While Mary Dale Mitchell recovers in Crownsville Hospital Center, lawyers and trustees are continuing to try to repair and perhaps sell or rent her dilapidated Crofton home.
Mitchell, who was hospitalized after she reportedly pushed a Crofton police officer last July, hadbeen living for six years in a house without electricity, plumbing and phone service.
She was charged with assaulting a police officer after county officials, under court order, came to fix her home in the 1700 block of Regents Park Road East.
Mitchell's court-appointed lawyer, DouglasTwigg, said Mitchell has been found not-criminally responsible for the assault and said his client is making progress in the hospital.
"She has been improving," he said. "She is doing pretty well. She has been extremely cooperative with me and everyone else."
Mitchell,who Twigg says may be 52-years-old, has frustrated officials and neighbors for years.
On May 14, Circuit Judge James Cawood order Mitchell to bring her house up to county code. That order went unheeded and a month later, the judge appointed a trustee and said the county could go into the home and make repairs.
According to court testimony, county inspectors found piles of garbage in the home, along with human waste on the floor, scorch marks on the ceilings and empty bottles of alcohol and cigarette packs strewn about the living room.
Mitchell was arrested soon after Cawood ordered county officials to gointo the house and make repairs. She has been hospitalized ever since.
In the past 10 months, the county has mowed her lawn, trimmed her hedges and made some repairs to the outside of the home. A local Methodist church group has painted the home.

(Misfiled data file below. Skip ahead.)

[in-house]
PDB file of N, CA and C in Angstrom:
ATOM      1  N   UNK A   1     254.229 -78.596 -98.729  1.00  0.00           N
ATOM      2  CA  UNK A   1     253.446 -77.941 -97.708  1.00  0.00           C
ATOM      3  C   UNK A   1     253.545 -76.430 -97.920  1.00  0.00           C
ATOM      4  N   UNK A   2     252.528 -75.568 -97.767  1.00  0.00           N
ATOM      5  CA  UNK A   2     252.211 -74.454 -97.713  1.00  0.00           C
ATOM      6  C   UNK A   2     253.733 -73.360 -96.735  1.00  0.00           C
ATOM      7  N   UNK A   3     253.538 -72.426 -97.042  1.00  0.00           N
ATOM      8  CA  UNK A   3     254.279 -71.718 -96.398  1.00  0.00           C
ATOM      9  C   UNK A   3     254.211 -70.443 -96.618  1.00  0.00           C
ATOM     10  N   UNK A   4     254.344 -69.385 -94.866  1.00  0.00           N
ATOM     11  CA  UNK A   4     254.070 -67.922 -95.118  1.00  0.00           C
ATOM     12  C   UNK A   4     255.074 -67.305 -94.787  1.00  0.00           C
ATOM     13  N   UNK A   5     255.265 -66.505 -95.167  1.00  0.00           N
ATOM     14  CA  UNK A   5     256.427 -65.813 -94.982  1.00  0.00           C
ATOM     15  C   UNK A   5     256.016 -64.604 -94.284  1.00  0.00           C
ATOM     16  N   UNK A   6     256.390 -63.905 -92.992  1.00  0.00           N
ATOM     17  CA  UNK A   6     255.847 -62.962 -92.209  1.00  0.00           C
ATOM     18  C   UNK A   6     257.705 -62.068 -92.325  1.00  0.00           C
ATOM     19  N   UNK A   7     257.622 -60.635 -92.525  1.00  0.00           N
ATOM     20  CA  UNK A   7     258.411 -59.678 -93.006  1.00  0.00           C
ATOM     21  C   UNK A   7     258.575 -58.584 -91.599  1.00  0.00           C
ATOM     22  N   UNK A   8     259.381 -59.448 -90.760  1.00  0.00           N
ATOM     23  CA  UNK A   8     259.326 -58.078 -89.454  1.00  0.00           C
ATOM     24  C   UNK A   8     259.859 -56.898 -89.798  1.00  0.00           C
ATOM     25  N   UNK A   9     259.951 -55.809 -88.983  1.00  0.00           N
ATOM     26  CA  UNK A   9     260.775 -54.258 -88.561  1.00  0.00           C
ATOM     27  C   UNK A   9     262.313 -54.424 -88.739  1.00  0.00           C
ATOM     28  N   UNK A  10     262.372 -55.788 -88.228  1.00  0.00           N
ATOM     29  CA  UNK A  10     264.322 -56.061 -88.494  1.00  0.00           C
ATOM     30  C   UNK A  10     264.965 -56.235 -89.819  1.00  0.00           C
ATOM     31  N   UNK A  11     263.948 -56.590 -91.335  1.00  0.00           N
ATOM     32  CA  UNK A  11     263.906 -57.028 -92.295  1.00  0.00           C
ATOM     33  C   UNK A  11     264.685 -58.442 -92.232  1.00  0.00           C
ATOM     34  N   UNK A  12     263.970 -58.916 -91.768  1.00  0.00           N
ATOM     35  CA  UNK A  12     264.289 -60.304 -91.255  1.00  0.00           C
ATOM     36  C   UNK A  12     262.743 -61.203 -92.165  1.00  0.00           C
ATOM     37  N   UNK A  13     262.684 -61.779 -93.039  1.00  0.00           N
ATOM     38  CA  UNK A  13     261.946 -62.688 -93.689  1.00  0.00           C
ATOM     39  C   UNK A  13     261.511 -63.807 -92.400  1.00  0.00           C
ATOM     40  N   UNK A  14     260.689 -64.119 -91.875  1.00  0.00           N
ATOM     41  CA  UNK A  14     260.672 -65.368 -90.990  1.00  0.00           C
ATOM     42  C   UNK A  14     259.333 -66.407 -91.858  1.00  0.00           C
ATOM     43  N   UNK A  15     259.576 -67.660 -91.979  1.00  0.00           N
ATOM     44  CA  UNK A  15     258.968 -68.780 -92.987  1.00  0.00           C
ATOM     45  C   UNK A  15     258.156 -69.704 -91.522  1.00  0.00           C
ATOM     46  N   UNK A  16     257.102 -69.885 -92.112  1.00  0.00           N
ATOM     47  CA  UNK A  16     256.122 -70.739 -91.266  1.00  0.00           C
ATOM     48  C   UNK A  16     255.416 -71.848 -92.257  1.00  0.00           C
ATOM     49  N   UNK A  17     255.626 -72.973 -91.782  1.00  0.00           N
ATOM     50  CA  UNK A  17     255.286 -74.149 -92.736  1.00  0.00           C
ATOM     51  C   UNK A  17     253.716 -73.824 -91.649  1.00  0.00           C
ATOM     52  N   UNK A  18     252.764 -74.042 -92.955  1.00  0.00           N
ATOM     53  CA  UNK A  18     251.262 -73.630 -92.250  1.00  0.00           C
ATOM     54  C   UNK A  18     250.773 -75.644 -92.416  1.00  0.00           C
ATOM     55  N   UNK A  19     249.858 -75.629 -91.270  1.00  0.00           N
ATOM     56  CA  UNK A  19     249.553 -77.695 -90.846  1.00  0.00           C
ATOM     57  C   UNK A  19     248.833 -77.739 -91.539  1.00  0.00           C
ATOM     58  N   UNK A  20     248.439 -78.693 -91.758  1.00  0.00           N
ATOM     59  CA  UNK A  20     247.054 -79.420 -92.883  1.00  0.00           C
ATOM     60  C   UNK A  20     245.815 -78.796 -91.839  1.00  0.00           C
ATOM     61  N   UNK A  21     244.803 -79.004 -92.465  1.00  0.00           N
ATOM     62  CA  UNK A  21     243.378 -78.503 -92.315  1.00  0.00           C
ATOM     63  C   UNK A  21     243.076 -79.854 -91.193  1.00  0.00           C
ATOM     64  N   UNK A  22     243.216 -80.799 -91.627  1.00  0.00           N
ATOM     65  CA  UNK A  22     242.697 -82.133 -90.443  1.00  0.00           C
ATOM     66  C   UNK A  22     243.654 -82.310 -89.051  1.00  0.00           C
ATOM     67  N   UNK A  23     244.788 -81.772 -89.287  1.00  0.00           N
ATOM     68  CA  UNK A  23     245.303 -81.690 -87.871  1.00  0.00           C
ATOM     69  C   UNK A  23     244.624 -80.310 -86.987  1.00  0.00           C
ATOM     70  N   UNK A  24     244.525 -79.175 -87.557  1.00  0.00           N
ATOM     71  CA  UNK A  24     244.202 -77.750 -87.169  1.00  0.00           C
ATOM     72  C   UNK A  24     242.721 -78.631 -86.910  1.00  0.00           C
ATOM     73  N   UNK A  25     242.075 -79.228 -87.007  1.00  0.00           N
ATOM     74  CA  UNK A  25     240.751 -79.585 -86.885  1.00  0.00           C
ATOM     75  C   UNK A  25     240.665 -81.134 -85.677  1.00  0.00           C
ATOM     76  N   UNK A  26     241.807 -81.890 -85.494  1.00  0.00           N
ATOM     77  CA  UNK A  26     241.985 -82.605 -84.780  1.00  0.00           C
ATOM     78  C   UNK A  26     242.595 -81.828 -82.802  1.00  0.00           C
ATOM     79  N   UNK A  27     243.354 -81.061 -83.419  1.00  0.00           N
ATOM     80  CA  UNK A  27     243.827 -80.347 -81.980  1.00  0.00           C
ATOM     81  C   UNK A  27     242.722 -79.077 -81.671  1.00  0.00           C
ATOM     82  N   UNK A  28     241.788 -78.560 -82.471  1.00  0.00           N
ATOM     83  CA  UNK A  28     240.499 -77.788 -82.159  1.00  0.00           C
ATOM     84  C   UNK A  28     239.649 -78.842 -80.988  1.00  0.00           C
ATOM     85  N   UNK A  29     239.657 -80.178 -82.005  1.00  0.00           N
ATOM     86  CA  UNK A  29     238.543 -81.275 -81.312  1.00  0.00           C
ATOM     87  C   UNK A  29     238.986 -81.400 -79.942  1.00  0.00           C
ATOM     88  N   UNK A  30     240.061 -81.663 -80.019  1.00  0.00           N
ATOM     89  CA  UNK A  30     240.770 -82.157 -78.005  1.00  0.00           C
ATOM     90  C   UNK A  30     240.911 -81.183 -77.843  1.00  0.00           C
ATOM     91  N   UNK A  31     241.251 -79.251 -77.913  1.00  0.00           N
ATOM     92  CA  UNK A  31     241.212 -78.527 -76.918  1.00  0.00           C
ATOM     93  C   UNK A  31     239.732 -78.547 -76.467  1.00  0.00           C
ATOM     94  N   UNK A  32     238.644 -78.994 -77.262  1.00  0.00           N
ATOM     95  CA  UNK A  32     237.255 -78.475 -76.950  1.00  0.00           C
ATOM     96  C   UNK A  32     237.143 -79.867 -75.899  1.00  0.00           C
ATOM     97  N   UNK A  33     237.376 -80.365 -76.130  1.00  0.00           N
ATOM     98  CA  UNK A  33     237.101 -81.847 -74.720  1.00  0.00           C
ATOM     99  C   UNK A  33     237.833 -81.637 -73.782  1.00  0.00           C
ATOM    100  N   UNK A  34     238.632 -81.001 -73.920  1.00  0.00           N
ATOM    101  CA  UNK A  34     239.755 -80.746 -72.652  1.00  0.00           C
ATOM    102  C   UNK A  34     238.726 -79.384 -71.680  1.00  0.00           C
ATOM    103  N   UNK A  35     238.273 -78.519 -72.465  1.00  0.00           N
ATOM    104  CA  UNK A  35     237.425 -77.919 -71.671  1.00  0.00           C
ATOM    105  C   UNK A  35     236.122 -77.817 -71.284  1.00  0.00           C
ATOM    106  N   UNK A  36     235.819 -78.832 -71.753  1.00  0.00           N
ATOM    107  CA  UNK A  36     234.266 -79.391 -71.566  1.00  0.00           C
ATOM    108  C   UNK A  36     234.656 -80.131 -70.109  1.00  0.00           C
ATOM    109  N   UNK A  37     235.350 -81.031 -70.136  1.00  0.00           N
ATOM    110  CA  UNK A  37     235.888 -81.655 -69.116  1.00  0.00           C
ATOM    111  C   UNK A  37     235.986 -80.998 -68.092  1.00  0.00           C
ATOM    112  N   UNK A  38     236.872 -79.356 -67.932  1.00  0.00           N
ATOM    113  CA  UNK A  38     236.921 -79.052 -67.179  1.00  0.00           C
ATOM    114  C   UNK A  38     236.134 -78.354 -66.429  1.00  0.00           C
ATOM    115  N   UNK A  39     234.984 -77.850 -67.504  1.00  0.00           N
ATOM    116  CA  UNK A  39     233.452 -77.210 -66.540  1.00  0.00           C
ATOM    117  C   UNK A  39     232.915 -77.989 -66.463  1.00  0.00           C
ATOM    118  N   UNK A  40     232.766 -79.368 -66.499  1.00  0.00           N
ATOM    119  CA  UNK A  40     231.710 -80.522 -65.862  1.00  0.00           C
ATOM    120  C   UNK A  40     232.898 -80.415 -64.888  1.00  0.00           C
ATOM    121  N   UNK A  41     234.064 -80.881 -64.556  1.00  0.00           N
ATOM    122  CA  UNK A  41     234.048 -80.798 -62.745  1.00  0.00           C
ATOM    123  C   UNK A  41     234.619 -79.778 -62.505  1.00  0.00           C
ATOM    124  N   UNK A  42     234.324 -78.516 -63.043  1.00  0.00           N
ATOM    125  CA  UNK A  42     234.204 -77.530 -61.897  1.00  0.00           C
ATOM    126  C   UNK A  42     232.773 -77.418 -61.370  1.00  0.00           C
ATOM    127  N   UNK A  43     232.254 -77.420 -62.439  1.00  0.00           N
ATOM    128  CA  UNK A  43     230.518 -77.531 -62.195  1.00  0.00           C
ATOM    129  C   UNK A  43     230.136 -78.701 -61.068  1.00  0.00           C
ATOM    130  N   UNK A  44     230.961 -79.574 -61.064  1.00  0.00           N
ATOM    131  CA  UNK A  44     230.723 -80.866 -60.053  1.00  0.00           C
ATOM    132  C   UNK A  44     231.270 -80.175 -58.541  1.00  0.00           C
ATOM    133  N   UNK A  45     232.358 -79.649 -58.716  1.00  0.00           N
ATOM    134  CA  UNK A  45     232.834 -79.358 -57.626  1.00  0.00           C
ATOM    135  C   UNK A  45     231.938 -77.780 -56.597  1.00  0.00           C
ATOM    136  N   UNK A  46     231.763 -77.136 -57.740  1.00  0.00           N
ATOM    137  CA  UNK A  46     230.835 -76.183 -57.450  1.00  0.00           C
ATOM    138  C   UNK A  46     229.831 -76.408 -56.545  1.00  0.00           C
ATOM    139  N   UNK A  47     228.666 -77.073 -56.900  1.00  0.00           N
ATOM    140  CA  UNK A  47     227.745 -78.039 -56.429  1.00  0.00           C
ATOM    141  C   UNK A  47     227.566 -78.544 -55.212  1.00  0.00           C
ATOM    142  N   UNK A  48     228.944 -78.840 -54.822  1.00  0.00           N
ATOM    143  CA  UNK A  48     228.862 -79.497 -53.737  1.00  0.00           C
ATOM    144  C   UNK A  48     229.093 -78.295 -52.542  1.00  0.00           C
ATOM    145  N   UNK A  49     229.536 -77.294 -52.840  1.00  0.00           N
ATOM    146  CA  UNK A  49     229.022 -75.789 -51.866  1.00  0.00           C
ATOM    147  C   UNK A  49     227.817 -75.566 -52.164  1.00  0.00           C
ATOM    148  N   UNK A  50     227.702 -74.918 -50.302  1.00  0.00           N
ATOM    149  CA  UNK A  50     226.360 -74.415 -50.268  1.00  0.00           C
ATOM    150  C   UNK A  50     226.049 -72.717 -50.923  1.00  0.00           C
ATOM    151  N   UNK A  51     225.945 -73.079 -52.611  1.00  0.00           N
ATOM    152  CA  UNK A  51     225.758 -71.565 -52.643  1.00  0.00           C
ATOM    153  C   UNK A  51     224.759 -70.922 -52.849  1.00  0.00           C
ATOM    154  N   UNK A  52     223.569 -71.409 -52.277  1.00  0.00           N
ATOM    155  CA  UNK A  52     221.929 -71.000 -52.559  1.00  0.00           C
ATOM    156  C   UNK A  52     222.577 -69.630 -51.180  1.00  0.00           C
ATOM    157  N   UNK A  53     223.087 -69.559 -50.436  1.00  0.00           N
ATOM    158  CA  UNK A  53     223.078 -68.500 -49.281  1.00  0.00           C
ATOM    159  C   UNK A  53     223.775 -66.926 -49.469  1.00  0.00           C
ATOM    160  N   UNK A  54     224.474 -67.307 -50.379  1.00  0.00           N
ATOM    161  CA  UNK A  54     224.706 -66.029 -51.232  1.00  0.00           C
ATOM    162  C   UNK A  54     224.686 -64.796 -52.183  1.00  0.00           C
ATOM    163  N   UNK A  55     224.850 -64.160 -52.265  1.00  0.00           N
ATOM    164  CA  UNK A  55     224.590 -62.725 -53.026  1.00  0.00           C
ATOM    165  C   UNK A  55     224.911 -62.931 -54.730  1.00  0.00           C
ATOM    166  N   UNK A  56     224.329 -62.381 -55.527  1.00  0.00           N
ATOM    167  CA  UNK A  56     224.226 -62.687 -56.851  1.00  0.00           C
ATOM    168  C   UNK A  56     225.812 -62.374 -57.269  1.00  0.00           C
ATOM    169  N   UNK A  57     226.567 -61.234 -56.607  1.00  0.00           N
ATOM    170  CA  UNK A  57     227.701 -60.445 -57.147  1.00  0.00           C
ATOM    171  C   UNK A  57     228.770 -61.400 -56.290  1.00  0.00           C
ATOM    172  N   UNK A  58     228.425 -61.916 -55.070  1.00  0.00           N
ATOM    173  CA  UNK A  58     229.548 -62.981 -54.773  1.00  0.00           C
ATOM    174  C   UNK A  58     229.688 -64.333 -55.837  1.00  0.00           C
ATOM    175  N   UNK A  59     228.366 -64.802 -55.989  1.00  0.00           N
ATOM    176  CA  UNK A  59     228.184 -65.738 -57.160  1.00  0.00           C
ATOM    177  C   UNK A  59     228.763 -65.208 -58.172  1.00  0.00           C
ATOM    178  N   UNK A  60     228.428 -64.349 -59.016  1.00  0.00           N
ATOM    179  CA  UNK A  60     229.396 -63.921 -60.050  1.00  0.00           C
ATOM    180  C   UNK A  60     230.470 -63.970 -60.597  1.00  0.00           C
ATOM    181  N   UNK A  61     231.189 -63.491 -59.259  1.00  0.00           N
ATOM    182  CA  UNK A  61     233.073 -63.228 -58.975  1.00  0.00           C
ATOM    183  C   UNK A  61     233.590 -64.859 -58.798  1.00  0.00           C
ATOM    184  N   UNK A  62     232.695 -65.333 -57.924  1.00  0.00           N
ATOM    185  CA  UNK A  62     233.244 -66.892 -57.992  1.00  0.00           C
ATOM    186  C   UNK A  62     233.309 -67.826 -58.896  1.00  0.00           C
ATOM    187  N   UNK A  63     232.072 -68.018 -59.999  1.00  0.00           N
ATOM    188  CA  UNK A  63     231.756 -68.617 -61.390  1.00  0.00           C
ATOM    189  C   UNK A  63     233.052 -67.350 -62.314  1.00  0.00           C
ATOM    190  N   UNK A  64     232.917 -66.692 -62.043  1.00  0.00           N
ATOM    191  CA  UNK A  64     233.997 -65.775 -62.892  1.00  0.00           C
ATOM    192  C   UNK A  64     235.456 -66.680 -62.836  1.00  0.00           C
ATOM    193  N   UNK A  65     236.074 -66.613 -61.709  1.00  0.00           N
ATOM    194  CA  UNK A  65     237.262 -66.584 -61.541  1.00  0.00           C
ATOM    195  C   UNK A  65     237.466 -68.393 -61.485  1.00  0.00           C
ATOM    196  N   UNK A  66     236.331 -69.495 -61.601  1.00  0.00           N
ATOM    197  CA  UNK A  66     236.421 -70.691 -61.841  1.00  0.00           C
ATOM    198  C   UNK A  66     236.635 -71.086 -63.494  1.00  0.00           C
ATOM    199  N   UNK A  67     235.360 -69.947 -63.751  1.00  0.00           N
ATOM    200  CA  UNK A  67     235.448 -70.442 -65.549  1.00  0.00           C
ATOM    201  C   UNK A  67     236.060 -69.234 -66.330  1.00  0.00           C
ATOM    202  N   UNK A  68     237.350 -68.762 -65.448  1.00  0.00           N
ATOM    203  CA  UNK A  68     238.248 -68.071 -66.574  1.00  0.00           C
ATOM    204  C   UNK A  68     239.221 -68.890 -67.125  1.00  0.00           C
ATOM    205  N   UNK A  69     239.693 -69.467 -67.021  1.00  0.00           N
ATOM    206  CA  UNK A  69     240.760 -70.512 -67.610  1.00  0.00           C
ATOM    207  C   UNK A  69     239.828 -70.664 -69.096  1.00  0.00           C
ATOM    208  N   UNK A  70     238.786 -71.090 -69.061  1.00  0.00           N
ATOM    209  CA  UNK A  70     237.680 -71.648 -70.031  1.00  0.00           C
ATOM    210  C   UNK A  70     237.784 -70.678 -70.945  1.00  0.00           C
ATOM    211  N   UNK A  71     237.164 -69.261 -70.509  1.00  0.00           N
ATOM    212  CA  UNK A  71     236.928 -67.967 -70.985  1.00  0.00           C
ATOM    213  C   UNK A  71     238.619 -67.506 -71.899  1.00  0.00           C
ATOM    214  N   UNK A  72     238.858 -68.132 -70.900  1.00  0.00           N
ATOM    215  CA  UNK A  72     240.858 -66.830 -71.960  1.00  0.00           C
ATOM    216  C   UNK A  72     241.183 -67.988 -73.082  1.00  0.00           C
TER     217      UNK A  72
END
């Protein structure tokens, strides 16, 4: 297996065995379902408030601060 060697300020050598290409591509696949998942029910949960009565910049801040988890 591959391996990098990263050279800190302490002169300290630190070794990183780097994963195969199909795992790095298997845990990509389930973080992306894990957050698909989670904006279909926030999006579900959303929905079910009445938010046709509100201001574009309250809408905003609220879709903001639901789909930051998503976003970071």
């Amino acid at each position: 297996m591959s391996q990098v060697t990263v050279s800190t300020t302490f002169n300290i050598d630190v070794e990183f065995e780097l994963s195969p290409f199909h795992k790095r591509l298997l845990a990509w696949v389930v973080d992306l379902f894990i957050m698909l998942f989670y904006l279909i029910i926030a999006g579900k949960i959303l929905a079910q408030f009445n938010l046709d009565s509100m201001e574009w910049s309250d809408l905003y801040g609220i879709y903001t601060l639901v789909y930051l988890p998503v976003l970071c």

"The exterior of the house doesn't look anything like it used to," he said.
Twigg said her court-appointed trustee, Annapolis lawyer Thomas Callahan, has gone through the home and inventoried all the belongings. Mitchell's son, Brian, who lives in Atlanta, has come and claimed his property.
Twigg said he is seeking someone to take over guardianship of the property. Duties would include finding some way to pay for repairs -- estimated at around $25,000 -- and finding a way to keep up the mortgage payments.
If Mitchell is ever discharged from the hospital, Twigg said he wants to make sure she has enough money to survive. He saidher home, if fixed up, could be rented out.
"It is unsafe for herto move back in unless we can be sure she can take care of herself in it," he said.
Twigg said he and Callahan have sought public funds to repair the home, but could not come up with anything. He said a variety of sources are being considered.
"I think she has some assets," Twigg said. "A trustee could give her some guidance on what to do with the property."